We’ve known for a while now that Harvard’s basketball team is a very beatable bunch.
Maybe it was the Crimson’s struggles in two games against Dartmouth that tipped off Ivy hoops fans that the Crimson weren’t all they were cracked up to be. Maybe it was Harvard’s failure to close out Yale at home with authority.
Or for the few who don’t believe in style points, maybe it was the way Crimson coach Tommy Amaker’s squad wilted in the second half at Columbia Sunday afternoon.
But what we didn’t know until recently is that, even without Fran Dougherty and with Darien Nelson-Henry coming off of a low-grade MCL sprain, the Quakers should still have an advantage in the paint against the Crimson.
That’s because Harvard plays small ball. Amaker lacks a true center, so he’s consistently gone with a lineup of four perimeter players throughout the season. Nailing perimeter jumpers and pushing the pace of games in transition from the outset have been two of Harvard’s top priorities this year, and they’ve got just the horses to run such an offense.
Sophomore forward Wesley Saunders, freshman guard Siyani Chambers and junior guard Laurent Rivard all average at least 42 percent shooting from beyond the arc, and the Crimson rank 10th in the country in team field goal percentage. So it’s no surprise that Harvard easily ranks first among Ivies in three-point percentage. Forget Mouse Davis — this is the real run-and-shoot offense.
And we’ve seen that it can be a double-edged sword. When Harvard’s hot, they’re really hot, but the Crimson’s 63-41 second-half lead against Brown completely evaporated when they started bricking their jumpers. Scoring 49 points in one half and 20 in the other means you must be gambling too much on perimeter shooting somewhere.
Harvard’s not an efficient team either, ranking third-to-last in the mediocre Ancient Eight in turnovers per contest.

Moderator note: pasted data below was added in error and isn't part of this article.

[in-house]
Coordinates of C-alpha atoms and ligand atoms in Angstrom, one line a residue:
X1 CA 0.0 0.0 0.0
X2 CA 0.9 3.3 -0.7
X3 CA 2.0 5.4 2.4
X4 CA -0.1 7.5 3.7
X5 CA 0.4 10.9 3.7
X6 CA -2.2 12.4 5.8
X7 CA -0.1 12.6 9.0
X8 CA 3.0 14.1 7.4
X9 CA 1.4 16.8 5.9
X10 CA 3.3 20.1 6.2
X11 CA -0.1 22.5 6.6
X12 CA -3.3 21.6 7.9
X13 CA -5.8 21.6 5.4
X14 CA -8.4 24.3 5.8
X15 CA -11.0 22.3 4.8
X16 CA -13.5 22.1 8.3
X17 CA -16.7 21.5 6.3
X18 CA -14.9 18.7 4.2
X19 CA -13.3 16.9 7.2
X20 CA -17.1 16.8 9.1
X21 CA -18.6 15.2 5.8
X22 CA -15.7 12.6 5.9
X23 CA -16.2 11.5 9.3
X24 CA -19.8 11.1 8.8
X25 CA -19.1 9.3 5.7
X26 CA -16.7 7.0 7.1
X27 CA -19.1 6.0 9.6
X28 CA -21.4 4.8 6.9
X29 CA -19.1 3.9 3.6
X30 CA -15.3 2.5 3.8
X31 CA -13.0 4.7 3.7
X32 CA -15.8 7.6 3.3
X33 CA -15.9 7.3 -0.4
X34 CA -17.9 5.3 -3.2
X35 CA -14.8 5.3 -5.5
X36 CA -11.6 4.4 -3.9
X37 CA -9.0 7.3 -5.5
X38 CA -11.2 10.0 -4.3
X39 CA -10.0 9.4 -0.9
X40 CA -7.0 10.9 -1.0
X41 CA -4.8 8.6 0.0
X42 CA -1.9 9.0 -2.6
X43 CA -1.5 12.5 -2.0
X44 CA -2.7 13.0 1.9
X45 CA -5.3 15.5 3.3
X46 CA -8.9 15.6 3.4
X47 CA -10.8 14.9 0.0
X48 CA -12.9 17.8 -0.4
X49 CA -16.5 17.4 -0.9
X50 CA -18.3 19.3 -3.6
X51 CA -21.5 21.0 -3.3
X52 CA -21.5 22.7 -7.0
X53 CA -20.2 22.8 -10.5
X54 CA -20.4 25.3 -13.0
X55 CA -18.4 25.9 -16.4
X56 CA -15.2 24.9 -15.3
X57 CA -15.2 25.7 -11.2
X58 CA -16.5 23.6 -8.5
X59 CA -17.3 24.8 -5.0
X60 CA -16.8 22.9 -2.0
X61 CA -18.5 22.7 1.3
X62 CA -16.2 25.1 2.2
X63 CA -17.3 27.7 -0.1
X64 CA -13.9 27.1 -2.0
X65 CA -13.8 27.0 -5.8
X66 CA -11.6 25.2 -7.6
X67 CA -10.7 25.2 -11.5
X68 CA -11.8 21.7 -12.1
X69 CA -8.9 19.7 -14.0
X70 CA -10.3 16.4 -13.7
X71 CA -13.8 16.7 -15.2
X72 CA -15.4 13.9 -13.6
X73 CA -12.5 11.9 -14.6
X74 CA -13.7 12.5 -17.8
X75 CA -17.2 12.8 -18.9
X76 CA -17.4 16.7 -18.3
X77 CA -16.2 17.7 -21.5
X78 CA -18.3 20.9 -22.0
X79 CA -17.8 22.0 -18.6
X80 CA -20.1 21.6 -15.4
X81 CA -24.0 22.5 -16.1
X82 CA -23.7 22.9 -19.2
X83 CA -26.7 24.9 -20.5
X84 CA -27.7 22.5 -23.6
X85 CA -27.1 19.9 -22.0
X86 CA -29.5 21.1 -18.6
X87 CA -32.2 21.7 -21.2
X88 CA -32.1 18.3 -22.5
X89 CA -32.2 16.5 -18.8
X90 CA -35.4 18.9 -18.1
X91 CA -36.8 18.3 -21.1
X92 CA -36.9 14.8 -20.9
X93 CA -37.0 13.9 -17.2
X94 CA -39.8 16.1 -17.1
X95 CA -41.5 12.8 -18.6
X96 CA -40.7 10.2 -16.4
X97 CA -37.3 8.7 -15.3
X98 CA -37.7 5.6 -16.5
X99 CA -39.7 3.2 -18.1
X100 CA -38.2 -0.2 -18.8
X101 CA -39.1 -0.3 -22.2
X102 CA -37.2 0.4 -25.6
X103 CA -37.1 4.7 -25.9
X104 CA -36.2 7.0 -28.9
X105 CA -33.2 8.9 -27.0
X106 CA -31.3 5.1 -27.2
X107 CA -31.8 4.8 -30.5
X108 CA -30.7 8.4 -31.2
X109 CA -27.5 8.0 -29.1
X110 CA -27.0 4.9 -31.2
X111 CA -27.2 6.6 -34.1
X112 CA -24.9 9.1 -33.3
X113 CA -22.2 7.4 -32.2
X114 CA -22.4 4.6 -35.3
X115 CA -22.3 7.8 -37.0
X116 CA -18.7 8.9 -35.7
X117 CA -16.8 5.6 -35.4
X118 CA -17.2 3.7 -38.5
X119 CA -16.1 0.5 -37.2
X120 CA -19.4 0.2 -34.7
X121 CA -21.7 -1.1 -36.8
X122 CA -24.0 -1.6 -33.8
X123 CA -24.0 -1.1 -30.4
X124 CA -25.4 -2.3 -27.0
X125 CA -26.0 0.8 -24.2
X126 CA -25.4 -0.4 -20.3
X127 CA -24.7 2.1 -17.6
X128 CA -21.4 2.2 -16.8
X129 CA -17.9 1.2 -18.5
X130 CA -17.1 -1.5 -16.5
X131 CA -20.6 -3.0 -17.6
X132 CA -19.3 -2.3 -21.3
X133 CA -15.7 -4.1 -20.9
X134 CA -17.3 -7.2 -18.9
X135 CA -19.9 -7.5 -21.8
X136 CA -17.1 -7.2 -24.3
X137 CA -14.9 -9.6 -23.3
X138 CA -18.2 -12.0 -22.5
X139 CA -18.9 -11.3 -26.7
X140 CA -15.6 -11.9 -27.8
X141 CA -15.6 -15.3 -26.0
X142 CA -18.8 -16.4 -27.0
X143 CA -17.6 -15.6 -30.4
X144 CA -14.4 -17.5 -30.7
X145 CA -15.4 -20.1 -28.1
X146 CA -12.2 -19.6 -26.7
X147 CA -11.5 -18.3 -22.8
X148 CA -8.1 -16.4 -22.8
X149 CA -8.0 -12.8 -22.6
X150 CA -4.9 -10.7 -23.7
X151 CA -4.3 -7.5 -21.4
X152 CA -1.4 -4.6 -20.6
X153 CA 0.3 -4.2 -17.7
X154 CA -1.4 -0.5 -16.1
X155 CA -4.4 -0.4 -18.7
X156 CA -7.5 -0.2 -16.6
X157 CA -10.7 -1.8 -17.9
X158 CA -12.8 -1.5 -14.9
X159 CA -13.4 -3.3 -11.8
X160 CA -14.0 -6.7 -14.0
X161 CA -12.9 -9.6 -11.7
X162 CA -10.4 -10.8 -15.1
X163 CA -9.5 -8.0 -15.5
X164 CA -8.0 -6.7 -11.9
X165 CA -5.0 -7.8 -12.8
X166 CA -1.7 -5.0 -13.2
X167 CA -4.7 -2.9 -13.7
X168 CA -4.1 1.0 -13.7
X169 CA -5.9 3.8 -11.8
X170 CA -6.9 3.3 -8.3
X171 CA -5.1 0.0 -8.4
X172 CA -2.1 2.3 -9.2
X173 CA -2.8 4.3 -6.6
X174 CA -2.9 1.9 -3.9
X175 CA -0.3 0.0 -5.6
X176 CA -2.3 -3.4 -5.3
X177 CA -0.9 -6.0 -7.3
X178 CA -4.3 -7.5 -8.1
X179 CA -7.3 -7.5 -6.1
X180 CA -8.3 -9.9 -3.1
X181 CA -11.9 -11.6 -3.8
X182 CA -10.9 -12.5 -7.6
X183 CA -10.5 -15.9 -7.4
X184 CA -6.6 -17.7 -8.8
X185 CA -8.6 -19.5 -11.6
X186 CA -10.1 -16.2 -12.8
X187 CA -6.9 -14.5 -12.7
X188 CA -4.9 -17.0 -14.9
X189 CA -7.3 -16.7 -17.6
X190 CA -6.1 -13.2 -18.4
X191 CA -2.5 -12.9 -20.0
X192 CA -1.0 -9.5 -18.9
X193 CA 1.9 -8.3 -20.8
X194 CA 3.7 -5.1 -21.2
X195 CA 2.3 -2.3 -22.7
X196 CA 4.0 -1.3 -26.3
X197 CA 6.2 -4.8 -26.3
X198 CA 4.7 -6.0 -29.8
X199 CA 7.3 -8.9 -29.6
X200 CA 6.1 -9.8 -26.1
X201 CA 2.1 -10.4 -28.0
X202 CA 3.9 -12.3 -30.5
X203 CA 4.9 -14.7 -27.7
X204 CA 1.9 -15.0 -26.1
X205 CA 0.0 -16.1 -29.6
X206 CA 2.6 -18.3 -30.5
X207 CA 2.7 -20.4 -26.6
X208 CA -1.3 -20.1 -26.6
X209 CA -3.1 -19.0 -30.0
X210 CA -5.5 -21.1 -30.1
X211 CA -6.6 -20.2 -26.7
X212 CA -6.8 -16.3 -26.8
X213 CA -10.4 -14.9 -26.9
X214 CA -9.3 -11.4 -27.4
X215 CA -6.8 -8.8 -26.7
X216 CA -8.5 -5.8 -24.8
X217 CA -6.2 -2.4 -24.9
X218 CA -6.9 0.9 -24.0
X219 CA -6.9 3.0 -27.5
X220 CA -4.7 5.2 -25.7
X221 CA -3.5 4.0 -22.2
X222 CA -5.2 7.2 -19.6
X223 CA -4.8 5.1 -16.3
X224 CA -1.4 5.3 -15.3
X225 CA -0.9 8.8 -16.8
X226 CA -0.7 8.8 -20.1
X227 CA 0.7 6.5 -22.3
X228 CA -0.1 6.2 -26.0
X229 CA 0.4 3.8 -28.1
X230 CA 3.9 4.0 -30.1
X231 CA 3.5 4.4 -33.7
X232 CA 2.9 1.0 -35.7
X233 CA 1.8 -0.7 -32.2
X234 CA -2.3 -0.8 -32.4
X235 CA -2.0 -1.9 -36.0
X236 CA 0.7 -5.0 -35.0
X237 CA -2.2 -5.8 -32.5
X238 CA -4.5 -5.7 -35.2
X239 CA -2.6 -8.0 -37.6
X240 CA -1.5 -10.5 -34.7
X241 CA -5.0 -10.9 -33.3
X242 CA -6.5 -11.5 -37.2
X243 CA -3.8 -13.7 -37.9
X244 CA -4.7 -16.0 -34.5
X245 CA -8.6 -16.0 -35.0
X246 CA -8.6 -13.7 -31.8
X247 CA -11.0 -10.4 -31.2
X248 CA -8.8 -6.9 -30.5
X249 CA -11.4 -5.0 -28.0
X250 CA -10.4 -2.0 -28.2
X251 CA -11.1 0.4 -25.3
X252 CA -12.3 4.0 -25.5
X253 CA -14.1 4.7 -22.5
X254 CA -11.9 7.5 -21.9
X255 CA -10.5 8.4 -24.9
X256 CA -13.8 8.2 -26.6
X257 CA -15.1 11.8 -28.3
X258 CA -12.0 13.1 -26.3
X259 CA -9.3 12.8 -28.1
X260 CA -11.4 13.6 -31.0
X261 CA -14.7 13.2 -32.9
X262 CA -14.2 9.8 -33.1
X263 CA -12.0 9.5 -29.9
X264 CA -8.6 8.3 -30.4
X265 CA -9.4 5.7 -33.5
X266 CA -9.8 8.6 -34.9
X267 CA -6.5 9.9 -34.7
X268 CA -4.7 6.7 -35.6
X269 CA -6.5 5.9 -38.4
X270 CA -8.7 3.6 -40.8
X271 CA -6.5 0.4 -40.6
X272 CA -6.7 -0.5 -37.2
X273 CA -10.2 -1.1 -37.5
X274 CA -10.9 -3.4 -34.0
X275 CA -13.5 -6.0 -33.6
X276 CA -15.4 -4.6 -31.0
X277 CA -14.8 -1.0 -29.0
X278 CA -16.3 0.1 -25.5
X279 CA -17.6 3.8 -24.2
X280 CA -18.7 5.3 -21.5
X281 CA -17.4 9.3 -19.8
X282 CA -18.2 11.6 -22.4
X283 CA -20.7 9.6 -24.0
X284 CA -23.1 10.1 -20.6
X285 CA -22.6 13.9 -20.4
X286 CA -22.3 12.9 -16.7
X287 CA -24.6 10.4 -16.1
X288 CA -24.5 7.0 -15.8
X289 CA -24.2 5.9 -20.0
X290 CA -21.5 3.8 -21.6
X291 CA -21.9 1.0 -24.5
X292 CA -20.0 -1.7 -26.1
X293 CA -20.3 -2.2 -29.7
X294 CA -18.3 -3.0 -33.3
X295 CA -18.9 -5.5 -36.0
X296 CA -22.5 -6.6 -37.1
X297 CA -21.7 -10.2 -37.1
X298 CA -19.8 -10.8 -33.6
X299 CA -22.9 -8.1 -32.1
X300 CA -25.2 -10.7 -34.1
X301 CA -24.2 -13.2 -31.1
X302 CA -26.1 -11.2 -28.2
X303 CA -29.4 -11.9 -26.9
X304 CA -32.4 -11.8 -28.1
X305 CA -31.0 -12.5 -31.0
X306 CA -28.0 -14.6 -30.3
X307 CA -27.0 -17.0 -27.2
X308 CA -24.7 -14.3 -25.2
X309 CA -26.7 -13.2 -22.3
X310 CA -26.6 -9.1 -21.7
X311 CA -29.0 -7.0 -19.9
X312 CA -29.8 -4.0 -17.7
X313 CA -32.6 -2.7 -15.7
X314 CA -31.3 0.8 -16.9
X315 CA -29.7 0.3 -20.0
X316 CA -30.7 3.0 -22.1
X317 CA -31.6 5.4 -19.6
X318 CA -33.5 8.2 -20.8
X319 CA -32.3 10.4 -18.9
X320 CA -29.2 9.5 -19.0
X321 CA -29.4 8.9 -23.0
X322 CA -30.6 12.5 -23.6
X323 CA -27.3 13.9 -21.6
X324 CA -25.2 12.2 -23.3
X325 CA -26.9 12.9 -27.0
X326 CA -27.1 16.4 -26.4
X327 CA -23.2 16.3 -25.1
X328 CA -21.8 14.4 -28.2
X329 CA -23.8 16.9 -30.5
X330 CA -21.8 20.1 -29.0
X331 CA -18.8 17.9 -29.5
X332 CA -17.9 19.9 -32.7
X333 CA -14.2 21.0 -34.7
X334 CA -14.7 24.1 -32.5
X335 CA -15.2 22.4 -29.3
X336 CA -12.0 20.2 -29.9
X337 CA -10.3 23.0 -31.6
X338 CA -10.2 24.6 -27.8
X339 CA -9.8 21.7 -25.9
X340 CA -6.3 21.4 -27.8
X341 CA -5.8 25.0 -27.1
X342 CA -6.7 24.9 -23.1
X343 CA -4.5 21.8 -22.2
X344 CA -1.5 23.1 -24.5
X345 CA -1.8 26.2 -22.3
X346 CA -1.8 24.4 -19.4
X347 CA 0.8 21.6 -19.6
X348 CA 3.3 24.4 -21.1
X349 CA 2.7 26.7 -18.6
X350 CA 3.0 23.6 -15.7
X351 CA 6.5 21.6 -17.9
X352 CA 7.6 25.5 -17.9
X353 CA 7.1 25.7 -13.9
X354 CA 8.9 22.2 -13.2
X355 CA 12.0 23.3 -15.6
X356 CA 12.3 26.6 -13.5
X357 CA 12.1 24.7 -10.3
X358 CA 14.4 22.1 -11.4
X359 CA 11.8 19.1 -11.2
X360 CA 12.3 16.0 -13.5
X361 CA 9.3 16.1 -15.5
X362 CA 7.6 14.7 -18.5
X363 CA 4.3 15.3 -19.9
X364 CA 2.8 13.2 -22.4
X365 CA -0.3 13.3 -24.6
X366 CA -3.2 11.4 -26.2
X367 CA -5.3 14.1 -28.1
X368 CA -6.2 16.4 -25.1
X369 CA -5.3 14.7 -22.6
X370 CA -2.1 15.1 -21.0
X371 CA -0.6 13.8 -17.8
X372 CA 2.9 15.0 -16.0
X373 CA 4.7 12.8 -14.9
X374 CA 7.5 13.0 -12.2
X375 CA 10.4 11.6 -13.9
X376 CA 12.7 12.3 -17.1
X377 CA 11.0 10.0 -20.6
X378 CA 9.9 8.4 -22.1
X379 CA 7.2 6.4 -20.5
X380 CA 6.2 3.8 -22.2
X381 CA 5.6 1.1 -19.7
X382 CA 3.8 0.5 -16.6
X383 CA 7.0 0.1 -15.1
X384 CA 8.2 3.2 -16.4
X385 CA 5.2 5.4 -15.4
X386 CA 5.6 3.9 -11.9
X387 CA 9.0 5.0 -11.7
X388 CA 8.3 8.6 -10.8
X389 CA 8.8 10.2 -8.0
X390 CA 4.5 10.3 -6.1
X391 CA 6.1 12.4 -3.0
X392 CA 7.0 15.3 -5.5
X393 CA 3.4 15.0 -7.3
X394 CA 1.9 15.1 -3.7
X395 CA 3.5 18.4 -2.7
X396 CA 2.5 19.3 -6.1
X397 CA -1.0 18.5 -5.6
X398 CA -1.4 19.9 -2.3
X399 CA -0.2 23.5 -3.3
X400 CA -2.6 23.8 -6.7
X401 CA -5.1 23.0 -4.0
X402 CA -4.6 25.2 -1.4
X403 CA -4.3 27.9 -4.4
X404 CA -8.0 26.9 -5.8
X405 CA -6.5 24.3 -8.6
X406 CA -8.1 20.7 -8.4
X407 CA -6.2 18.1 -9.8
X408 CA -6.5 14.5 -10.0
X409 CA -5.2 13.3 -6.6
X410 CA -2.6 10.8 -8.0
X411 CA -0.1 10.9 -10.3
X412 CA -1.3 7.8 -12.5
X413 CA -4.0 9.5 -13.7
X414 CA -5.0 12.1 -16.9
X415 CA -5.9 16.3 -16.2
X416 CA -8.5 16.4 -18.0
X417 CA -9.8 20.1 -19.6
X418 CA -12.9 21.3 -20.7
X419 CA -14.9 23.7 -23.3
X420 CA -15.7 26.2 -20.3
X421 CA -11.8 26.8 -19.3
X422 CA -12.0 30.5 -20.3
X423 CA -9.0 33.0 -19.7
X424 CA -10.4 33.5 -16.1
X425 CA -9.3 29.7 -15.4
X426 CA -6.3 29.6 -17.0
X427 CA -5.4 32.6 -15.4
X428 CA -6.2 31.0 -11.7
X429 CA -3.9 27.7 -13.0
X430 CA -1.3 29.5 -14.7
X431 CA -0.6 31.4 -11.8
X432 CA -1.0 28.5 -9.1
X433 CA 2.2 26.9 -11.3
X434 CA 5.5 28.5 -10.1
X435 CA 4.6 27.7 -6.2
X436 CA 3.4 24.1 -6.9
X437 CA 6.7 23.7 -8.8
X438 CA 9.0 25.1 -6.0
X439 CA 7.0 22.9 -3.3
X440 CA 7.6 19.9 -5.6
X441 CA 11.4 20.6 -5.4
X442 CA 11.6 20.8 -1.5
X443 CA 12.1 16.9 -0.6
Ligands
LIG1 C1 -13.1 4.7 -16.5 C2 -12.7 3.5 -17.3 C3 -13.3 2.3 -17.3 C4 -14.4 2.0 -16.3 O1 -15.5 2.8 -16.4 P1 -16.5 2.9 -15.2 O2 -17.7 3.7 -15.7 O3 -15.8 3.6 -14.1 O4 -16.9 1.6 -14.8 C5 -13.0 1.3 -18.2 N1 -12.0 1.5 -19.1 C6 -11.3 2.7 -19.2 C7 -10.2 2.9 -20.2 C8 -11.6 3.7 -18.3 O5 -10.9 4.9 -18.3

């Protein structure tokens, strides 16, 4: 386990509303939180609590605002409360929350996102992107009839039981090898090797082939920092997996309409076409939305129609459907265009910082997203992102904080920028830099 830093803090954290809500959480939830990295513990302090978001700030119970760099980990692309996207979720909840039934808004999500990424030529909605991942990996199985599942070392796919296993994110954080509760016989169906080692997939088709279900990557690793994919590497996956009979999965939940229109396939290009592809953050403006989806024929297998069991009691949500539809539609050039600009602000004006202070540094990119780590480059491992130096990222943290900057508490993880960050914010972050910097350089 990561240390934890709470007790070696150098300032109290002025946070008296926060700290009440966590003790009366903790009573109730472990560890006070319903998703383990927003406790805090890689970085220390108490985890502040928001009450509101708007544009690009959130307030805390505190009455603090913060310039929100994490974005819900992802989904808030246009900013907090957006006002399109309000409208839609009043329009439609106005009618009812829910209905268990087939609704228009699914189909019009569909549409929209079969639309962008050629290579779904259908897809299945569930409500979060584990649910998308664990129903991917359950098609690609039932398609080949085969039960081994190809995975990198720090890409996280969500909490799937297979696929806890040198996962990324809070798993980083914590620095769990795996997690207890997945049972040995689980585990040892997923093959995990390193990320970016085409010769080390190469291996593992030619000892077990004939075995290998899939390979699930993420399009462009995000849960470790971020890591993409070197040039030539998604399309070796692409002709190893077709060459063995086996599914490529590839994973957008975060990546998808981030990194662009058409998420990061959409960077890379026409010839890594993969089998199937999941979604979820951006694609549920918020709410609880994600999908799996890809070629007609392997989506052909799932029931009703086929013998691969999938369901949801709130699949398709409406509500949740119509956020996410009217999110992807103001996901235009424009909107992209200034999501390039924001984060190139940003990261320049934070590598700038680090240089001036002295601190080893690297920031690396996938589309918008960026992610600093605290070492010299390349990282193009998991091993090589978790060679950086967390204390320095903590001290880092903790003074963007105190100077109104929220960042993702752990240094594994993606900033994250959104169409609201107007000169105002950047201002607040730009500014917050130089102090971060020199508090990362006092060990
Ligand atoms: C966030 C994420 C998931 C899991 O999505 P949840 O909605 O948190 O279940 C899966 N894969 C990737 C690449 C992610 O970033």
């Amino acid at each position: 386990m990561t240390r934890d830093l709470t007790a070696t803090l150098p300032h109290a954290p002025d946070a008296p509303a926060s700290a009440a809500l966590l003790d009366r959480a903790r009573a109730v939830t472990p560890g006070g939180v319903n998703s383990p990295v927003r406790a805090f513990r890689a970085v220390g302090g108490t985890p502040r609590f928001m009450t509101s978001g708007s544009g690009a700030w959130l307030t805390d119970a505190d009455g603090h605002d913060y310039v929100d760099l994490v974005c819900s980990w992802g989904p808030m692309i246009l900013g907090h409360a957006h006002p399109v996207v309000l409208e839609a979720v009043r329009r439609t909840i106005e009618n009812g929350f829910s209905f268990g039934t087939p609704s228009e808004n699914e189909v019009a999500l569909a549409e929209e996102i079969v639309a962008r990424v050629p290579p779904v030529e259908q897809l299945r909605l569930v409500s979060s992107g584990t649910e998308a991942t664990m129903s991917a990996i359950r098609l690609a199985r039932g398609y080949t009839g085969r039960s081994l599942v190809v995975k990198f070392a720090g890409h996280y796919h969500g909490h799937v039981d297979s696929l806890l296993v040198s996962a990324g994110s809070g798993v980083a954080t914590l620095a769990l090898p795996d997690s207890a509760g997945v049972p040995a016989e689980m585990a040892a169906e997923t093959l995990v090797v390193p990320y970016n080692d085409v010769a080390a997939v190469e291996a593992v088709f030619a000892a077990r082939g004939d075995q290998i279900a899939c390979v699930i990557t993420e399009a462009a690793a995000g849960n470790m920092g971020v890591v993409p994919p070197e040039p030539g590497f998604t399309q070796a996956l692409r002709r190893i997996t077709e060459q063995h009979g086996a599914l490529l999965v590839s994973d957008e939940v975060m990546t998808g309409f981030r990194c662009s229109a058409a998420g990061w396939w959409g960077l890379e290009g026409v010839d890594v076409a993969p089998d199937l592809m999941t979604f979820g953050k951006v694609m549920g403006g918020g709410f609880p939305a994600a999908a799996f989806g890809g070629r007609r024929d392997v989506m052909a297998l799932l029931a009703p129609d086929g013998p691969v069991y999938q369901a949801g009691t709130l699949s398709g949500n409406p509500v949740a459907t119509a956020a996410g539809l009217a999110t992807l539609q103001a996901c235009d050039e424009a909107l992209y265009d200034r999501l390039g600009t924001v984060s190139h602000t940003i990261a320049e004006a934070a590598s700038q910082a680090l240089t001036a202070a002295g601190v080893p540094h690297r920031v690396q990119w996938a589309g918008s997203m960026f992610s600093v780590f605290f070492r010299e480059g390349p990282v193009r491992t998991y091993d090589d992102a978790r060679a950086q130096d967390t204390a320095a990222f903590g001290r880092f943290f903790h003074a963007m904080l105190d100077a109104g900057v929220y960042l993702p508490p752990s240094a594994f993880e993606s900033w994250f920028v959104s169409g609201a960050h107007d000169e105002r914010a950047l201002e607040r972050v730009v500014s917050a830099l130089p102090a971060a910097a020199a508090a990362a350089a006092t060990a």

And that’s why Penn needs to put its money where its momentum is: in the paint.
The Quakers have a blossoming low-post presence back in Nelson-Henry who could be a gamechanger both in scoring and rebounding. Penn snared a combined 24 offensive boards last weekend against Yale and Brown, the two best rebounding teams in the conference. Harvard, in contrast, ranks dead last among Ivies on the boards.
So when Harvard plays small ball Friday night, will Penn play smart ball?
Coach Jerome Allen needs to go big here. Give sophomore forward Henry Brooks extra minutes. Emphasize patience for Miles Cartwright in running the motion offense in order to slow down the game’s tempo and wear down Harvard’s six-man rotation. Let Harvard beat you from deep, because eventually, they’ll start beating themselves.
If Penn is to win at Lavietes Pavilion for the second straight year, it’ll have to work a little half-court magic. That’s still a big if, though, since the Crimson have done an excellent job of walking the fine line between beatable and beaten up to this point.
But the Quakers haven’t had an offensive identity other than “give it to Zack” in a long time, so rolling their inside out from start to finish should make Quakers fans breathe a little easier against the Cardiac Crimson.
MIKE TONY is a junior English and history major from Uniontown, Pa., and is senior sports editor of The Daily Pennsylvanian. He can be reached at firstname.lastname@example.org.
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